Your product’s story will have to be told simply and immediately through the packaging design to connect with today’s mobile-savvy consumer.
One of Packaging Digest’s “evergreen” features that continues to collect solid interest again in May as it has done monthly since it was posted last April was our interview with Justin Johnson, principal of More Branding, a design agency. That article centered on the firm’s design work for Delici, a high-end dessert in premium packaging sold exclusively at Costco.
Having learned recently that Johnson’s company spun-off a standalone design website devoted to design for food and beverage packaging, Shelf, we felt it was timely to tap his design expertise once again, but this time through a wide-angle view of emerging design drivers in this market.
What trends are you seeing in design specific to food and beverages?
Johnson: Trends are often thought of as changing design aesthetics, however, we feel trends are always a reflection of the consumer and culture. If we look at our culture, we have people that are always on the move, life’s busy and fast and our attention spans are compressing. In order to connect with today’s consumer you have to be able to tell your story simply and immediately.
In the old days, we used to talk about having an elevator pitch to tell someone why they should buy your product. An elevator pitch was considered short 15 years ago. Today, it’s more like the time from when you push the elevator button until the doors close. You have about 3-5 seconds max to convince a consumer to buy your product in the supermarket. Simple always wins.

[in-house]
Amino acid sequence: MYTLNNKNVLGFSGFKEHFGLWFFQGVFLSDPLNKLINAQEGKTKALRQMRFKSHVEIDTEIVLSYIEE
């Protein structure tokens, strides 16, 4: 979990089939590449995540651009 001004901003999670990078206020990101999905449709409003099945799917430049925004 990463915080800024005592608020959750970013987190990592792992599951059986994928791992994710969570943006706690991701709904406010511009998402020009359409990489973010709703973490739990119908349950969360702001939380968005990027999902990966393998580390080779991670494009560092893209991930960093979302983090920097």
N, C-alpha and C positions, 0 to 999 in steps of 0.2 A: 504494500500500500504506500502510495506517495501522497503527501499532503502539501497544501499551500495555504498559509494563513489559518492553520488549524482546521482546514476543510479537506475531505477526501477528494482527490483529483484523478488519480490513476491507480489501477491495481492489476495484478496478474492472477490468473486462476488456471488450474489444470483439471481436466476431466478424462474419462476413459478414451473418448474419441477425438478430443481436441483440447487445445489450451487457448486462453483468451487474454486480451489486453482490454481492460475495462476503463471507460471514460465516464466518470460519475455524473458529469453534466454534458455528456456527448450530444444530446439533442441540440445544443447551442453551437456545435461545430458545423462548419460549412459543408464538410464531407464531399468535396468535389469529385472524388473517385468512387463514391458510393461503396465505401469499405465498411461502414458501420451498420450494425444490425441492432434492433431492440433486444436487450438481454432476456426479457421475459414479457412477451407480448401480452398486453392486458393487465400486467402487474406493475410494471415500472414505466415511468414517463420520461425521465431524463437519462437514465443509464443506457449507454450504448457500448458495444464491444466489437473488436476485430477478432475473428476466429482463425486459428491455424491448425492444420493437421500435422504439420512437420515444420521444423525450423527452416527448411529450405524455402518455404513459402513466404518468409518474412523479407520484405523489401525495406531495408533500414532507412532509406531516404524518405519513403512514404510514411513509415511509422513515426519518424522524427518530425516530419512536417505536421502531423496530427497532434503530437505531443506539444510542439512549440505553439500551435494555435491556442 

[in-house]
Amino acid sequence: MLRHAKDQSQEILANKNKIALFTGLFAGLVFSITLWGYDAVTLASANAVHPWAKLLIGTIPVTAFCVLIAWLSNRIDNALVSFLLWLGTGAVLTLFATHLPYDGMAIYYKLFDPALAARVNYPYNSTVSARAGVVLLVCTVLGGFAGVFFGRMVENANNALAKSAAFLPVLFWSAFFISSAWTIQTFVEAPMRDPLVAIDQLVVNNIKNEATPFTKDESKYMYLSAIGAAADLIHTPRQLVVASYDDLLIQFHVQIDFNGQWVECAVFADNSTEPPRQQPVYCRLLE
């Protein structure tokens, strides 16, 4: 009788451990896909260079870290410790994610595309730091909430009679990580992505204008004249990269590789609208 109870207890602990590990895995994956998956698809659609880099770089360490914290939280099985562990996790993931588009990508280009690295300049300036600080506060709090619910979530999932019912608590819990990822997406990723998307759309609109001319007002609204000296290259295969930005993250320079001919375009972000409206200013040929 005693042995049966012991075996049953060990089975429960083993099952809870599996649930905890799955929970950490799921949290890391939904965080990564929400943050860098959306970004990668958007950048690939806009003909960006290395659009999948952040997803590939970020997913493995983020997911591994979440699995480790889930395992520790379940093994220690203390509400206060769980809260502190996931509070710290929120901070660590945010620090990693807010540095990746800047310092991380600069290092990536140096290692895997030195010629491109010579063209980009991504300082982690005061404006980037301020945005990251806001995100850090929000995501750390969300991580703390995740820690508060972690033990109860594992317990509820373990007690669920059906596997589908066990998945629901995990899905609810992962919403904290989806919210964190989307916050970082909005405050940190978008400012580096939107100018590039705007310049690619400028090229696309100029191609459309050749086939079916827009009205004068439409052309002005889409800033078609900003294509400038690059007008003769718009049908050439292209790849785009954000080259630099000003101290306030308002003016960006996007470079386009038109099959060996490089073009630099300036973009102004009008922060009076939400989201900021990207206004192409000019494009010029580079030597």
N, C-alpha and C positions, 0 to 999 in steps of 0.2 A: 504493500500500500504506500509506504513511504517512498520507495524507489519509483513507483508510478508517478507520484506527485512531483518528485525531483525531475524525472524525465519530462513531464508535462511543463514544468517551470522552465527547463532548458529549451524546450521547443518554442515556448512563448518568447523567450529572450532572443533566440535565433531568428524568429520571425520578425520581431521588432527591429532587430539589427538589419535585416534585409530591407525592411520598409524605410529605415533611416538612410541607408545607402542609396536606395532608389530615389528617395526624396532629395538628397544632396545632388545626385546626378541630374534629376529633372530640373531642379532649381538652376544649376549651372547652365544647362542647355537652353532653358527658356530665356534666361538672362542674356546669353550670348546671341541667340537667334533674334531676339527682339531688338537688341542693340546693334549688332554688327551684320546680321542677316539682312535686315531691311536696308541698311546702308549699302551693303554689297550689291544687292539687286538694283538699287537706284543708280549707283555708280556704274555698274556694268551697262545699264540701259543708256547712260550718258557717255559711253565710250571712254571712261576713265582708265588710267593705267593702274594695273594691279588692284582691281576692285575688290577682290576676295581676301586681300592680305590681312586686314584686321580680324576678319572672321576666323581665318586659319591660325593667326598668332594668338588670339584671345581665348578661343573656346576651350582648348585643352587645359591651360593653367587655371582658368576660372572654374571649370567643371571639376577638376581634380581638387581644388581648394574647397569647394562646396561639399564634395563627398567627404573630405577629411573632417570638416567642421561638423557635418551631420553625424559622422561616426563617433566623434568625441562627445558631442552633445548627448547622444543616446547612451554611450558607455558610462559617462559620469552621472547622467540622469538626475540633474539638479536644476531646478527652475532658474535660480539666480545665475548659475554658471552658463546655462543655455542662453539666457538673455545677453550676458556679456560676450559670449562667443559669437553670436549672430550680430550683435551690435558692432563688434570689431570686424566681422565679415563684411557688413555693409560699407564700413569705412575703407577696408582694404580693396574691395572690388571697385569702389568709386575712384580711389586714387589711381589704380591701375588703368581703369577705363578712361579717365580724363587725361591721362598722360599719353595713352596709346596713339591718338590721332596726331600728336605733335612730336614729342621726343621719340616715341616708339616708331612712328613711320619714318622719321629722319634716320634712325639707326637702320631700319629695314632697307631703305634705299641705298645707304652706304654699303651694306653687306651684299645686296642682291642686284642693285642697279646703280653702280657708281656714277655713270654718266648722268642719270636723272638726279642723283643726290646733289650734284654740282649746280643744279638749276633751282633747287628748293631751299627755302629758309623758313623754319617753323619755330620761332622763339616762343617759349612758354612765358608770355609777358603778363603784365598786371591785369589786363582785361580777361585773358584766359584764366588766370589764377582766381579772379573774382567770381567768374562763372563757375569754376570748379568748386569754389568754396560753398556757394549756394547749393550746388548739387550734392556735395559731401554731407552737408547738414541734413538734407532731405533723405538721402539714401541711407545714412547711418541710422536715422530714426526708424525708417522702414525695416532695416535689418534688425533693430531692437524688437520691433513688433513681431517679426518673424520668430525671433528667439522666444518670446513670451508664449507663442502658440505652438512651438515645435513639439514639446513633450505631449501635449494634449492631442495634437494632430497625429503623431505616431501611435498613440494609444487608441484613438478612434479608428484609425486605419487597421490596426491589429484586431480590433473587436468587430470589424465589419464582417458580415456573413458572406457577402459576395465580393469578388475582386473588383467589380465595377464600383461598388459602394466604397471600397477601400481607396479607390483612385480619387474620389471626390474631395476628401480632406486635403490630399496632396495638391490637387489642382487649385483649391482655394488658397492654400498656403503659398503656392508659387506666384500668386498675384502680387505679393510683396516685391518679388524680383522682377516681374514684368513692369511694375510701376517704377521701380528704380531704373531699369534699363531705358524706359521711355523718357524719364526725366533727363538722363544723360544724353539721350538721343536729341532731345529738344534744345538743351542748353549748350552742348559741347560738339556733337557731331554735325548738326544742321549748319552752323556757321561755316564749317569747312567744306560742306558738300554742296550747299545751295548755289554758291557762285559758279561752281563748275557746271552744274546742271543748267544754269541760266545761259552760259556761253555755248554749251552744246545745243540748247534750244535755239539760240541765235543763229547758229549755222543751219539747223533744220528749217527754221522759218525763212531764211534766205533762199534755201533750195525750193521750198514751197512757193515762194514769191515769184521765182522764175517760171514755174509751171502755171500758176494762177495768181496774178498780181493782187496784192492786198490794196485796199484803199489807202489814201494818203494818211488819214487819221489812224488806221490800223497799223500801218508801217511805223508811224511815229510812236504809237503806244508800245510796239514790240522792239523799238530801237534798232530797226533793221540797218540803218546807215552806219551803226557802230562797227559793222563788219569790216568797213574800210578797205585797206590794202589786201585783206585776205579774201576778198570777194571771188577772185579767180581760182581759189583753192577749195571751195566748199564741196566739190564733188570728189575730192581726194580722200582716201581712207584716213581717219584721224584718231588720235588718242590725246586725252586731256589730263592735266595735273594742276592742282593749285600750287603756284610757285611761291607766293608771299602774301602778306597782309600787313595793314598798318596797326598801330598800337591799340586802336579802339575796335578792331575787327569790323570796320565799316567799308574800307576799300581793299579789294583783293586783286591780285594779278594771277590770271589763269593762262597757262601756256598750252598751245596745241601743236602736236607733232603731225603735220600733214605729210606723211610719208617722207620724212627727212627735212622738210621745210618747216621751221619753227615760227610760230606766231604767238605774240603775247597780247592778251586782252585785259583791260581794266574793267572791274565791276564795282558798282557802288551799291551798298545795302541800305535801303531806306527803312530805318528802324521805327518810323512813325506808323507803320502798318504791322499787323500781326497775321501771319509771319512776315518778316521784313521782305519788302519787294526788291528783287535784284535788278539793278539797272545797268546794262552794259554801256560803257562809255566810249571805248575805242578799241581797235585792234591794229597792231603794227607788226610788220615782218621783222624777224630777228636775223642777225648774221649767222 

The second macro trend also relates to the consumer’s busy lifestyle: Mobility. Mobility isn’t just about technology. Consumers desire products that can travel with them. Packaging that is purchased in smaller containers. Flexible packaging that can be thrown in a bag or purse and easily consumed without kitchen utensils. Think about the lifestyle of 25-55 year olds. They are commuting, traveling, attending their kids’ activities, or hitting their Soul Cycle class. Our culture is no longer built around the mom at home with continuous access to the pantry and fridge. Brands need to live beyond the pantry.
One well publicized example of this mobility is Chobani’s new drinkable smooth yogurt beverage. You can grab it at a convenience store and have your yogurt on the go without a spoon.
The third macro trend we are seeing at Shelf is designing not only for the supermarket shopper, but asking how does the brand experience translate to the consumer that purchases online? Packaging’s role in this ecommerce scenario is still to connect, but could provide a deeper experience.
An analogy might be something like this: Shopping in a supermarket is like speed dating, it’s quick and shallow with lots of choices, but once you find someone to ask out for dinner you can have deeper more meaningful conversations and really strengthen that bond/relationship. Getting the product at home is more like going straight to the one-on-one relationship.
To boil down these macro trends: Simplicity. Mobility. Online Consumer.
Next: What’s the biggest challenge in the food & beverage market?
For ideas for packaging design and other options for food, beverages and other products, consider attending EastPack, which is part of a 6-in-1 event, New York City Advanced Design & Manufacturing, June 13-15. For more information, visit http://eastpack.packagingdigest.com.